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Gastrointestinal Bleeding Rajeev Jain, M.D.. GI Bleeding Background Acute Upper GI Bleed Acute Lower GI Bleed.

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Presentation on theme: "Gastrointestinal Bleeding Rajeev Jain, M.D.. GI Bleeding Background Acute Upper GI Bleed Acute Lower GI Bleed."— Presentation transcript:

1 Gastrointestinal Bleeding Rajeev Jain, M.D.

2 GI Bleeding Background Acute Upper GI Bleed Acute Lower GI Bleed

3 Clinical Presentation Definitions Hematemesis: bloody vomitus (bright red or coffee-grounds) Melena: black, tarry, foul-smelling stool Hematochezia: bright red or maroon blood per rectum Occult: positive guaiac test Symptoms of anemia: angina, dyspnea, or lightheadedness

4 Clinical Presentation Reflection of bleeding: –Site –Etiology –Rate

5 Initial Patient Assessment Hemodynamic Status

6 Resuscitation 2 large bore peripheral IV’s Colloid (normal saline or lactated Ringer’s) Transfuse packed RBCs –In elderly, goal Hct 30% –In young, goal Hct 20-25% –In cirrhotics, goal Hct 25-28% Correct coagulopathy Reassess hemodynamics

7 History Prior history of bleeding Previous gastrointestinal illnesses Previous surgery Other medical conditions (ie, cirrhosis) Medications –Aspirin, NSAIDs, & anti-platelet agents –Anticoagulants –? SSRIs Abdominal pain, weight loss

8 Physical Exam & Labs Focused but thorough –Look for markers of liver disease Laboratory studies –CBC –INR –Electrolytes –Type and crossmatch RBCs

9 Acute Bleeding Changes Before and After 2 Liter Bleed 27% 45%

10 Location of Bleeding Upper –Proximal to Ligament of Treitz –Melena ( cc of blood) –Azotemia –Nasogastric aspirate Lower –Distal to Ligament of Treitz –Hematochezia

11 Acute UGIB Demographics Annual incidence of hospitalization: 100/100,000 persons 80% self-limited Mortality stable at 10% Continued or recurrent bleeding - mortality 30-40%

12 Cause of bleeding Severity of initial bleed Age of the patient Comorbid conditions Onset of bleeding during hospitalization Acute UGIB Prognostic Indicators

13 Tedesco et al. ASGE Bleeding Survey. Gastro Endo

14 Acute UGIB Differential Diagnosis

15 Peptic ulcer disease –Gastric ulcer –Duodenal ulcer Mallory-Weiss tear Portal hypertension –Esophagogastric varices –Gastropathy Esophagitis Dieulafoy’s lesion Vascular anomalies Hemobilia Hemorrhagic gastropathy Aortoenteric fistula Neoplasms –Gastric cancer –Kaposi’s sarcoma Acute UGIB Differential Diagnosis

16 Acute UGIB Final Diagnoses of the Cause in 2225 Patients Tedesco et al. ASGE Bleeding Survey. Gastro Endo

17 Acute UGIB Causes in CURE Hemostasis Studies (n=948) Savides et al. Endoscopy 1996;28:244-8.

18 Acute UGIB CORI Database: 7822 EGDs b/n Boonpongmanee S. et al. Gastrointest Endosc 2004;59:

19 Peptic Ulcers Stigmata of Recent Hemorrhage (SRH)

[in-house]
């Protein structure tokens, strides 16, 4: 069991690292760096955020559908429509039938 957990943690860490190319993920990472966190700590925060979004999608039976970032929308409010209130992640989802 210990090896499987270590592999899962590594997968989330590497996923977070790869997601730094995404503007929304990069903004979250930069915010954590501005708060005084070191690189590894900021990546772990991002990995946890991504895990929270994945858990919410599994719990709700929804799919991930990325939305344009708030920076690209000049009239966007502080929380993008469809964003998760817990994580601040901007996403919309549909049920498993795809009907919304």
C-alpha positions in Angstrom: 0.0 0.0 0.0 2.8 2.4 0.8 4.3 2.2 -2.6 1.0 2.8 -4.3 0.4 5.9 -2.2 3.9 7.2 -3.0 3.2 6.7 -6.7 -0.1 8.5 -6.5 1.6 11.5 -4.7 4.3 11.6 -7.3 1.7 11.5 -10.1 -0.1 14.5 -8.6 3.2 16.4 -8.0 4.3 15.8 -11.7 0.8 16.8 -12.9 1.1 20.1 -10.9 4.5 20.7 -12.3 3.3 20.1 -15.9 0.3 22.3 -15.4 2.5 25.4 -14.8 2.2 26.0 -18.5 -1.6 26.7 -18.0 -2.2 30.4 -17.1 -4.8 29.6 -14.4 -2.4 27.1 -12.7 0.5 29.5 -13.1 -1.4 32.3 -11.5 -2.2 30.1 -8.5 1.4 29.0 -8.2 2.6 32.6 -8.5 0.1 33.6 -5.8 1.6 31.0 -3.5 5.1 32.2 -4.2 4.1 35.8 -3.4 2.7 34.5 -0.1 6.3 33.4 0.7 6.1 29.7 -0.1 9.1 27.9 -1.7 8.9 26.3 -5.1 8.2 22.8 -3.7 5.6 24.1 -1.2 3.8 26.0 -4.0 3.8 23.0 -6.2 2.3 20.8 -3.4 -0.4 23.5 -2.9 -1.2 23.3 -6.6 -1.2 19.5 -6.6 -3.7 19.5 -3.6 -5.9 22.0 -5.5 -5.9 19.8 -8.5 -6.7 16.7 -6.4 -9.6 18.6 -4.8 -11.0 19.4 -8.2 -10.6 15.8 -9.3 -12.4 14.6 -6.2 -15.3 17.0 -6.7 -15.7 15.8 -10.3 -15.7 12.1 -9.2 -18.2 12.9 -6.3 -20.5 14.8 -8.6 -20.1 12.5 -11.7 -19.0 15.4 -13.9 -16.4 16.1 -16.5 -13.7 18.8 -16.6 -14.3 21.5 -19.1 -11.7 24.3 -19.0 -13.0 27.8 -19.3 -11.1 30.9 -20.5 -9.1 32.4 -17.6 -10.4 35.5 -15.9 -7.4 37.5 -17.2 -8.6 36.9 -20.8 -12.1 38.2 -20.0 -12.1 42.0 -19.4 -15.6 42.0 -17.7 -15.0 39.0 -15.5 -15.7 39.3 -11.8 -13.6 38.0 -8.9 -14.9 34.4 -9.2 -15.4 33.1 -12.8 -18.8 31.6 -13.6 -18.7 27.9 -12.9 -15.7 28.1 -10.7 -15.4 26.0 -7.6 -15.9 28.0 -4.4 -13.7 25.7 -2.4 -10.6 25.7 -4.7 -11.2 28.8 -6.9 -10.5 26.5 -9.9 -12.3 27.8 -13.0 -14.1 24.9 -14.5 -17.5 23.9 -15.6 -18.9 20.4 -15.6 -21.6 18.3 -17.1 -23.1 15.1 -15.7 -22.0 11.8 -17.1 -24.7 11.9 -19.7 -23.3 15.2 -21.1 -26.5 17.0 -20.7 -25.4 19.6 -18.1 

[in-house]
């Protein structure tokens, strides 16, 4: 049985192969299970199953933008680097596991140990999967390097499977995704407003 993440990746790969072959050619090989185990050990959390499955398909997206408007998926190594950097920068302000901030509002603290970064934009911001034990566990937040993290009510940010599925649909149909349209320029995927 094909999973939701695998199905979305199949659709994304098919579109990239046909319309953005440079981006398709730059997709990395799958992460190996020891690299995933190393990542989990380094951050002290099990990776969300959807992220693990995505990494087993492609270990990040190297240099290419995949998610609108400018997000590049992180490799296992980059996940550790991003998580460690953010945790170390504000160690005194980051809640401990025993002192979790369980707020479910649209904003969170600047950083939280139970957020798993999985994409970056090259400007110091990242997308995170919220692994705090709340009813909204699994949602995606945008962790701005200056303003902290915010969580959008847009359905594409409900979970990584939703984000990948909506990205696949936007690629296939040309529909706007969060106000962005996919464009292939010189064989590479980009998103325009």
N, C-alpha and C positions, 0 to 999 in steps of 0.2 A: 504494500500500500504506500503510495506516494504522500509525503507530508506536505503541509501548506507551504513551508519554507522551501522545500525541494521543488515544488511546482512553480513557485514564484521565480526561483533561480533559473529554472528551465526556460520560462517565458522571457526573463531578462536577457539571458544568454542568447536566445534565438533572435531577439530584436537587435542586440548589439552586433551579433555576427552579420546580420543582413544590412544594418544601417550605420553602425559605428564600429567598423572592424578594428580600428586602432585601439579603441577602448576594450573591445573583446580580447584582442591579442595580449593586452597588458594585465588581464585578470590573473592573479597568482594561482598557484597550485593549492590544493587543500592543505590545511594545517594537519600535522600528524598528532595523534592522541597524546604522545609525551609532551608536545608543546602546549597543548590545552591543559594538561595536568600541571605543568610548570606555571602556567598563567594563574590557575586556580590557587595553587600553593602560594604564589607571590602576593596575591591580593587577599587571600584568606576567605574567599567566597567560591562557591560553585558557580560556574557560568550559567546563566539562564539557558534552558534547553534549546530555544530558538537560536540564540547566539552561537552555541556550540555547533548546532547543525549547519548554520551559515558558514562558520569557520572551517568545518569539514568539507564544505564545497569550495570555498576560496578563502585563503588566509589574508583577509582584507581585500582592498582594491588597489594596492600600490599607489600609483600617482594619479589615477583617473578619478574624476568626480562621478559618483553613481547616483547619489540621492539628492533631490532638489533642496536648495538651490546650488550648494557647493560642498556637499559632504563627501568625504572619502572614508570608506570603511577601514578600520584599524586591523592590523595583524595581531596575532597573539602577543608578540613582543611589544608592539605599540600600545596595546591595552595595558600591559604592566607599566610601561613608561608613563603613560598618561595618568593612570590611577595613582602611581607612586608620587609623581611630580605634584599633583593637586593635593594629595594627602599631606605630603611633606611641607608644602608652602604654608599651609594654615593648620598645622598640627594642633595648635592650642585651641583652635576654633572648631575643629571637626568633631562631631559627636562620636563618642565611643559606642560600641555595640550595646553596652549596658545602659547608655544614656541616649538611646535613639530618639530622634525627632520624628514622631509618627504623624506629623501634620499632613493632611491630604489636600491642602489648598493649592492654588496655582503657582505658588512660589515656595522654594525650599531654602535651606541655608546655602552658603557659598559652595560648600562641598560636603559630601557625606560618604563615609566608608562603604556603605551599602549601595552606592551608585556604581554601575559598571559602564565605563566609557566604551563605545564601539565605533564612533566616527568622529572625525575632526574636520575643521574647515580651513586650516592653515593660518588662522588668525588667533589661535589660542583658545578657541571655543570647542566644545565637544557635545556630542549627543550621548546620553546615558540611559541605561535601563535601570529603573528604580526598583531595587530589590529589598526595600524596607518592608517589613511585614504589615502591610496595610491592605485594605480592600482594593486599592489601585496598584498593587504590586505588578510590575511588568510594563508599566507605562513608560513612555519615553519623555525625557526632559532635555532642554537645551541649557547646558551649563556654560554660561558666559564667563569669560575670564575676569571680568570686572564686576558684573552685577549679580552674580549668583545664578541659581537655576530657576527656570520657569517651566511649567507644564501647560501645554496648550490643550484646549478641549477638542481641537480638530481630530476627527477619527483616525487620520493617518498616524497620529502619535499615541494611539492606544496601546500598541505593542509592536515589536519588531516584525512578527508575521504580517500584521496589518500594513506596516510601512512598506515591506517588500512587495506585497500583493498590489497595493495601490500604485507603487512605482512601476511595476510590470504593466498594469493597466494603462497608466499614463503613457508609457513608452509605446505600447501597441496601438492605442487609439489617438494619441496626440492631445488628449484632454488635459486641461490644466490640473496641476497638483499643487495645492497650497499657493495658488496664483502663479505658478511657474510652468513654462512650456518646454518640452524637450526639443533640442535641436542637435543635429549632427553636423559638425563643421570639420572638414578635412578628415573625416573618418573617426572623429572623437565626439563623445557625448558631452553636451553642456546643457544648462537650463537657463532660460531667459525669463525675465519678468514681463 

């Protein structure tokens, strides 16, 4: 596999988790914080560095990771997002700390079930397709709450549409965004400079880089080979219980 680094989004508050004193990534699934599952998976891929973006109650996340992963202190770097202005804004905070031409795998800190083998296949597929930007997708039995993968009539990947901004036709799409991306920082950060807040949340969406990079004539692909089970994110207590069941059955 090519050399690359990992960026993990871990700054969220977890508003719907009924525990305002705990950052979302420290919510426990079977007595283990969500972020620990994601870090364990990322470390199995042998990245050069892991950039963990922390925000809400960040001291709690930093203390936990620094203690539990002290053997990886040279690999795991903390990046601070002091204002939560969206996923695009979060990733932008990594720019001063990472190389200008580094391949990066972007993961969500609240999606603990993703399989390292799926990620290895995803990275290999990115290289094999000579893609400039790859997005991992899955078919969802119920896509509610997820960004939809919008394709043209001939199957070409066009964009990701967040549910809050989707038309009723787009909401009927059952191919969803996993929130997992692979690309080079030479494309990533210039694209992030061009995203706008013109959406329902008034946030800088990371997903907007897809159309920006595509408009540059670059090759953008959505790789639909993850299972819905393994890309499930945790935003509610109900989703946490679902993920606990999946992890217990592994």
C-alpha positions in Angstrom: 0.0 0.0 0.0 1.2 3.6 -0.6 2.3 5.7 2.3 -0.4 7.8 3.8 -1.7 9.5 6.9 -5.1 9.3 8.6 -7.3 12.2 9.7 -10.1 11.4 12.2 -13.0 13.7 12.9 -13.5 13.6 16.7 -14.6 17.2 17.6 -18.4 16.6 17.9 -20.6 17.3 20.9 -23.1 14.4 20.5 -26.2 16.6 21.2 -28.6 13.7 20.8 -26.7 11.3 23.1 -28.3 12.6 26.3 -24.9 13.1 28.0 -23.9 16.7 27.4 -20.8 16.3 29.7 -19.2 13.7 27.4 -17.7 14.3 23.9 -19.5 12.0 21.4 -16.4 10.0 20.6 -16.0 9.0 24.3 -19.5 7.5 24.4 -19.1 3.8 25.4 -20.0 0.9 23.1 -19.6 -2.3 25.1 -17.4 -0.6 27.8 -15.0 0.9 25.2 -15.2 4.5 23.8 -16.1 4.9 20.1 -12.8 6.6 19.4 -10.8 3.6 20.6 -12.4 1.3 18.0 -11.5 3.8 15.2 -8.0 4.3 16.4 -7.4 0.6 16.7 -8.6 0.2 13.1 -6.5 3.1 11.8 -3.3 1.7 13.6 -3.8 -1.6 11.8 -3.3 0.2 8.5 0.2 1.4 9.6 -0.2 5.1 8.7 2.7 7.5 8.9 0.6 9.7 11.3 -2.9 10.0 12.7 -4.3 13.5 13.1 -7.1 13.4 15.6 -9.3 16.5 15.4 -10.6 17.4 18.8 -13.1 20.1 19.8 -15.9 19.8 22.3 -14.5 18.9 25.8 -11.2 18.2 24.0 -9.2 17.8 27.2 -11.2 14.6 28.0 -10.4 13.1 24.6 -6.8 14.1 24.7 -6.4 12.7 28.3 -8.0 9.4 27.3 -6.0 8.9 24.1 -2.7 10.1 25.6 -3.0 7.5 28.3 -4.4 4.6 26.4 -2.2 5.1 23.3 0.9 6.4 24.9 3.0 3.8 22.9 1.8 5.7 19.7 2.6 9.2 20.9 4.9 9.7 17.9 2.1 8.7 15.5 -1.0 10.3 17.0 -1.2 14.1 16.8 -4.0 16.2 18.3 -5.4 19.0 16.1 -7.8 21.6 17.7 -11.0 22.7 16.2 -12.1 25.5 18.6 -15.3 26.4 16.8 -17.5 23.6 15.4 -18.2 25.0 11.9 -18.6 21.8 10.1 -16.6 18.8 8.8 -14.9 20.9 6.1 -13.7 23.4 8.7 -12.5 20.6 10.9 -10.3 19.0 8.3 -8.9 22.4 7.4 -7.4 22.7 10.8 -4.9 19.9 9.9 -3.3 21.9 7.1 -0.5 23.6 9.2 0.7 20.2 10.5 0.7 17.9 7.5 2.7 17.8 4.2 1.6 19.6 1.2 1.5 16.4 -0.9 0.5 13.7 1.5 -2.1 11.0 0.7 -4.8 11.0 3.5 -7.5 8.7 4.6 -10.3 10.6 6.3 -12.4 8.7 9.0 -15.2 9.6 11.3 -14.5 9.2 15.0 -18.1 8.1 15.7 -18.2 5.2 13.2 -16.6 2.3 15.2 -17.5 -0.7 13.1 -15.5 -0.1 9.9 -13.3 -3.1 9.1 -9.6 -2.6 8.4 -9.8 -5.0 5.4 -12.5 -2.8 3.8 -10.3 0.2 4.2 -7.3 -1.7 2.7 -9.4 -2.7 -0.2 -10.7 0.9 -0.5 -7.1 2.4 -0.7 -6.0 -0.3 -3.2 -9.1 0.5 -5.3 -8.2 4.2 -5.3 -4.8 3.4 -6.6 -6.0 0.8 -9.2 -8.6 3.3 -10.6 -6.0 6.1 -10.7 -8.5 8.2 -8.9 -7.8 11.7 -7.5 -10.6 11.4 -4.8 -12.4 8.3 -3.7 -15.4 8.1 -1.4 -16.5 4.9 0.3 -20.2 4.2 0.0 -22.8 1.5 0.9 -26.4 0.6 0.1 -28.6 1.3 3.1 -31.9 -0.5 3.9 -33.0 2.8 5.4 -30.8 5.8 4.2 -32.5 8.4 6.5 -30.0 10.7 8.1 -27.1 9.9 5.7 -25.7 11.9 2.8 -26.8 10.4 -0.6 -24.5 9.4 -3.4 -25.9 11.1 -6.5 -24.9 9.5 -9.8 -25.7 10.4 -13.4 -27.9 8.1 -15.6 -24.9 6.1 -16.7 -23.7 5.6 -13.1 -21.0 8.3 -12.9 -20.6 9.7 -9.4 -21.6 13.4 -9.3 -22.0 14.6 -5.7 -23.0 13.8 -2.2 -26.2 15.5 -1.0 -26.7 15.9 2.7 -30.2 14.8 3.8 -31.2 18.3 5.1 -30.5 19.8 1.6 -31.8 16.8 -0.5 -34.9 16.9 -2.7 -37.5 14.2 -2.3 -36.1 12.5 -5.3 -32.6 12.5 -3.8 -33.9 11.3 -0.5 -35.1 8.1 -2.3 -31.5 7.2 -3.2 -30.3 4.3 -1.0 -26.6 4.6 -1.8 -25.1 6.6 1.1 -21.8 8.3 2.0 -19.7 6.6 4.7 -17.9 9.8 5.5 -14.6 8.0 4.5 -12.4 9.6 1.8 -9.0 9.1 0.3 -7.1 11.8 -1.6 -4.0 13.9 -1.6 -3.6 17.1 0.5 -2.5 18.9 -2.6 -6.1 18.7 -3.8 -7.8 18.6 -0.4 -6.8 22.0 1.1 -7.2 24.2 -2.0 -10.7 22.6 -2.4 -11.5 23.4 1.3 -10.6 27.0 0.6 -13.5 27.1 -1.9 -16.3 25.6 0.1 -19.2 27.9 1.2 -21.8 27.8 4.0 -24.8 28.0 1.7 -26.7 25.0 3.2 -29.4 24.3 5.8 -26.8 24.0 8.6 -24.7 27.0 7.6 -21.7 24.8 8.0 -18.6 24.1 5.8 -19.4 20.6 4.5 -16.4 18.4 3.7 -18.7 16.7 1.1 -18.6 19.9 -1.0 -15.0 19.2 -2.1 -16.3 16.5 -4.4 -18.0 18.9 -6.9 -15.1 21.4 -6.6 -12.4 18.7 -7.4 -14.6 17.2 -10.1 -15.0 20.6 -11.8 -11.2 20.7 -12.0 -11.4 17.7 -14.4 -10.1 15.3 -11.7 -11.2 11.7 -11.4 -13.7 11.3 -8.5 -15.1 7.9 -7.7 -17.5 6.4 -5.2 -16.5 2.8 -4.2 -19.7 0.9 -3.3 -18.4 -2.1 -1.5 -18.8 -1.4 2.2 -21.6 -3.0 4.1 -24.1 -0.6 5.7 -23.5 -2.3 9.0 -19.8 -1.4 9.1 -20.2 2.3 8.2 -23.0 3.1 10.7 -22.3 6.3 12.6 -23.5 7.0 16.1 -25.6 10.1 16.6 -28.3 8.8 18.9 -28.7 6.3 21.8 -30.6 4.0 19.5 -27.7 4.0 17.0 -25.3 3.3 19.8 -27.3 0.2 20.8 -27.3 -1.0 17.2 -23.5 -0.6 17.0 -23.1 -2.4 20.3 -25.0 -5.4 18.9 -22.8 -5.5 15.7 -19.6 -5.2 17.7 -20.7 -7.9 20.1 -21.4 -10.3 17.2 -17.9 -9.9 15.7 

20 Acute Peptic Ulcer Bleeding Prognosis by SRH Laine and Peterson. New Eng J Med 1994;331:

21 Thermal –Bipolar probe –Monopolar probe –Argon plasma coagulator –Heater probe Mechanical –Hemoclips –Band ligation Injection –Epinephrine –Alcohol –Ethanolamine –Polidocal Endoscopic Therapy of PUD

22 Laine and Peterson New Eng J Med 1994;331:

23 Peptic Ulcer Bleeding Adjuvant Medical Therapy Erythromycin –250 mg IV 30 minutes before endoscopy decreases blood in stomach Proton pump inhibitor therapy –80 mg IV bolus followed by 8 mg/hr continuous infusion for 72 hrs –Reduced risk: Rebleeding (NNT 12) Surgery (NNT 20) Leontiadis, G. et al. BMJ 2005;330:568

24 Mallory-Weiss Tear

25 Esophageal Varices

26 Variceal Band Ligation

27

28

29 Octreotide Cyclic octapeptide analog of somatostatin Longer acting than somatostatin Equivalent to sclerotherapy and improves endoscopic results MEDICAL THERAPY Acute Variceal Bleeding

30 Transjugular Intrahepatic Portosystemic Shunt (TIPS) IVC Portal Vein Splenic Vein Coronary Vein

31 Aortoduodenal Fistula Aorta Duodenum Graft Fistula

32 Acute UGIB Surgery Recurrent bleeding despite endoscopic therapy > 6-8 units pRBCs

33 Acute LGIB Differential Diagnosis

34 Diverticulosis Colitis –IBD (UC>>CD) –Ischemia –Infection Vascular anomalies Neoplasia Anorectal –Hemorrhoids –Fissure Dieulafoy’s lesion Varices –Small bowel –Rectal Aortoenteric fistula Kaposi’s sarcoma UPPER GI BLEED Acute LGIB Differential Diagnosis

35 Acute LGIB Diagnoses in pts with hemodynamic compromise. Zuccaro. ASGE Clinical Update

36 Etiology of Acute LGIB Strate LL. Gastroenterol Clin North Am Dec;34(4):

37 Outcomes of Acute LGIB Strate LL. Gastroenterol Clin North Am Dec;34(4):

38 Diverticulosis

39 Diverticular Bleeding

40 Urgent Colonoscopy for the Diagnosis and Treatment of Severe Diverticular Hemorrhage 121 pts with severe bleeding (>4 hrs after hospitalization) 1 st 73 pts: no colonoscopic tx Last 48 pts eligible for colonoscopic tx Colonoscopy w/in hrs

41 Urgent Colonoscopy for the Diagnosis and Treatment of Severe Diverticular Hemorrhage Jensen DM, et al. New Eng J Med 2000:342:78-82.

42 Ischemic Colitis Most common form of intestinal ischemia Transient and reversible Abdominal pain Watershed areas –Splenic flexure –Rectosigmoid junction

43 Hemorrhoids

44 Bleeding AVM

45 Radiation Proctitis

46 Incidence % EtiologyIncomplete obliteration of the vitelline duct. Pathology50% ileal, 50% gastric, pancreatic, colonic mucosa Complications –Painless bleeding (children, currant jelly) –Intussusception Acute LGIB Meckel’s Diverticulum

47 Acute LGIB Evaluation Zuccaro. ASGE Clinical Update

48 Annual incidence of hospitalization: –20-30/100,000 persons Resuscitation Exclude an UGI source Most bleeding ceases Colonoscopy No role for barium studies Acute LGIB Key Points


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